Advancing the effective use of light for society and the environment.

Wednesday, April 26, 2006

Communicating Light Source Color to Consumers
By Keith Toomey
Light source color differences
How can we best communicate light source color differences to consumers?

Most consumers do not understand the color of various light sources such as incandescent or fluorescent lamps.

The Lighting Research Center conducted six focus groups in three U.S. cities and is proposing a system to communicate color to consumers.

The focus groups in Sacramento, Calif., Columbus, Ohio, and Atlanta examined consumer attitudes and awareness about color and purchasing lamps (light bulbs) for their homes. Researchers presented variations of a proposed color communication system to the groups to assess consumer interest, comprehension, and suggested modes of educating consumers.

Color appearance can differ in various light sources.
Color appearance can differ in various light sources, from warm (yellowish) to cool (bluish).

The participants were initially indifferent, according to Russ Leslie, associate director of the LRC. Most did not want something else to think about when purchasing bulbs. But that all changed when the participants watched a demonstration with actual lighting products.

“When they saw the side-by-side table lamps lit with bulbs of different color temperatures,” Leslie explained, “they were amazed at the variations in color.”

The demonstration instantly created an interest in a color communication system and how color differences can be used to improve their homes’ décor.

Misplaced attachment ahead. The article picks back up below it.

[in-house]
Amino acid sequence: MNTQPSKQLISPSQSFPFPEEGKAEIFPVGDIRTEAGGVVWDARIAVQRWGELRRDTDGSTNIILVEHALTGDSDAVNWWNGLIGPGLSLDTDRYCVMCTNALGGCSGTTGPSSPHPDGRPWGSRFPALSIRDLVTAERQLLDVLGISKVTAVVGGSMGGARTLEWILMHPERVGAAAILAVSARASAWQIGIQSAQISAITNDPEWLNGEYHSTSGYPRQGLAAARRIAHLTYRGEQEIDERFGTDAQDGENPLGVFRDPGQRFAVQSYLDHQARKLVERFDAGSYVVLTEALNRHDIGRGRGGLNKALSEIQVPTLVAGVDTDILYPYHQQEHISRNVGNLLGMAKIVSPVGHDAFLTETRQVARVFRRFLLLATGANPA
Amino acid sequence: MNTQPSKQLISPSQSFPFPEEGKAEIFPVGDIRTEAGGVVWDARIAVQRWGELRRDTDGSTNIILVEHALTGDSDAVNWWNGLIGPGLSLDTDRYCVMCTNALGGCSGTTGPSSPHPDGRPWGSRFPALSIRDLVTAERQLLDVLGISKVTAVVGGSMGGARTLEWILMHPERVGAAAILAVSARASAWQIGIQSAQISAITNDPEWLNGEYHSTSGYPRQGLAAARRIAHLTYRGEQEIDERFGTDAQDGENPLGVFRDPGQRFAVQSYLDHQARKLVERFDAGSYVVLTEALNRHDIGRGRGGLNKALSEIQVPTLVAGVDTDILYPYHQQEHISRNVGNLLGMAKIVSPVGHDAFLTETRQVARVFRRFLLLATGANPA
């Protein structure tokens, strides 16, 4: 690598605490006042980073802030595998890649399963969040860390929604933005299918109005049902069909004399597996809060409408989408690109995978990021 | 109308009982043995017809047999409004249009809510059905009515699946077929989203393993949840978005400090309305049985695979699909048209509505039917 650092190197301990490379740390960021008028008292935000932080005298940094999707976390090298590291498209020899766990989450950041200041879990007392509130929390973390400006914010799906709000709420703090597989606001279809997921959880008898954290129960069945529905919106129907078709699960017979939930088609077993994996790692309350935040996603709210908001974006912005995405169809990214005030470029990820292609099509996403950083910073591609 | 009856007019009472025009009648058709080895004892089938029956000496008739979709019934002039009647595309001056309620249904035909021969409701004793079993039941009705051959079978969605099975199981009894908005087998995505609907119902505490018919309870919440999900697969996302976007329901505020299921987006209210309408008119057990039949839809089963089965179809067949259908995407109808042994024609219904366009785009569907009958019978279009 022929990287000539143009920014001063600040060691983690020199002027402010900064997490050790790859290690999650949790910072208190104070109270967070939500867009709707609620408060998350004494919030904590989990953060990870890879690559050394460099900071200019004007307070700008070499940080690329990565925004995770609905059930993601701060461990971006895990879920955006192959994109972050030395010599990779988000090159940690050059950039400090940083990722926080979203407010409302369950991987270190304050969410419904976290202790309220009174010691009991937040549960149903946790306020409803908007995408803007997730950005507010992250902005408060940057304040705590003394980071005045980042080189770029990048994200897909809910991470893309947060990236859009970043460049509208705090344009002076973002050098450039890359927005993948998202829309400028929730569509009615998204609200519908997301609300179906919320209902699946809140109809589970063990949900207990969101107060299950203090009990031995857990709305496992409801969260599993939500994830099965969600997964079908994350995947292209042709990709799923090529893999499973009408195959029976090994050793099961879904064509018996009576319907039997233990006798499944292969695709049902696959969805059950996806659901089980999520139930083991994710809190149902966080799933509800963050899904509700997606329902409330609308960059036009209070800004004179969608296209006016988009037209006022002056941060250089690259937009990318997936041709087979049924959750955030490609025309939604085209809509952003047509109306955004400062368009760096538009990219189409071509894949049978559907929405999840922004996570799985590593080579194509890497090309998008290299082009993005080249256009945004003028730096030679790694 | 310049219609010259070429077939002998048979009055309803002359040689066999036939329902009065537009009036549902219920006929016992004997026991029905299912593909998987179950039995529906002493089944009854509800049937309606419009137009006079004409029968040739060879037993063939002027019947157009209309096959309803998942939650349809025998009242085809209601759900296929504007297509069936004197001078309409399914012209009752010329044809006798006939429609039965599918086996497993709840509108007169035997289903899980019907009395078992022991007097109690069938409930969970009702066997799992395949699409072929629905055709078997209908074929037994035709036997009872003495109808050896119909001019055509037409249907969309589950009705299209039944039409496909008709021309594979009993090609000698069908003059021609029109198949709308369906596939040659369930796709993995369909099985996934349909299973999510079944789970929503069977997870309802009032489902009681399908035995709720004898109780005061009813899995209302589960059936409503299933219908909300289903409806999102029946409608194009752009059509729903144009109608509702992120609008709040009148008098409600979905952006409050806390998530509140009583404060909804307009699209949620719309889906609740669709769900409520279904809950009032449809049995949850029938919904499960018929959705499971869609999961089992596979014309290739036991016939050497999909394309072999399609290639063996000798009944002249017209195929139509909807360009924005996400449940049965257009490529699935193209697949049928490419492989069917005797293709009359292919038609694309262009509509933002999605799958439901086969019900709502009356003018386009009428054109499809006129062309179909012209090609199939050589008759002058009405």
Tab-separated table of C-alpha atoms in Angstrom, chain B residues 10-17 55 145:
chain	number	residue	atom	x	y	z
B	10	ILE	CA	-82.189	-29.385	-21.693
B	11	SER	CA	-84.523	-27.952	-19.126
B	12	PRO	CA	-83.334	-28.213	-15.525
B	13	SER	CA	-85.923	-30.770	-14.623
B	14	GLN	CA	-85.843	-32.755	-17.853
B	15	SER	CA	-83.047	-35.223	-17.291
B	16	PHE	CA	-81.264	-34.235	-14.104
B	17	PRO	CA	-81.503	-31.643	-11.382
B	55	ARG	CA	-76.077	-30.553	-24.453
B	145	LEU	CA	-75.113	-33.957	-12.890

Leslie said he expects the proposed, three-tiered, integrated color communication system (lamp label, package label, and point-of-purchase placard) to increase consumer awareness about why and how one should consider lamp-source color when purchasing lamps. The system would help manufacturers to market color choice as a feature, especially in their CFL products. And this, he says, could increase energy efficiency in homes.

LRC researchers have written two papers regarding the proposed system for communicating color. The first, “Foundations and Rationale,” by Mark Rea and Lei Deng, offers variations of the proposed system as well as the rationale behind it. The second paper, “What Do Consumers Think?” by Russ Leslie and Mark Rea, discusses the results of the focus groups.

These papers were presented at the Sixth International Lighting Research Symposium on Light and Color (conducted by the Lighting Research Office, a service of the Electric Power Research Institute). The papers are available on the Lighting Transformations Web site.

This research received financial support from NEMA (National Electrical Manufacturers Association), U.S. Department of Energy, and U.S. Environmental Protection Agency.

About the LRC

The Lighting Research Center (LRC) is part of Rensselaer Polytechnic Institute and is the leading university-based research center devoted to lighting. Founded in 1988, the Lighting Research Center has built an international reputation as a trusted and reliable source for objective information about lighting technologies, applications, and products. Its mission is to advance the effective use of light and create a positive legacy of change for society and the environment.


Rennselear Polytechnic Institute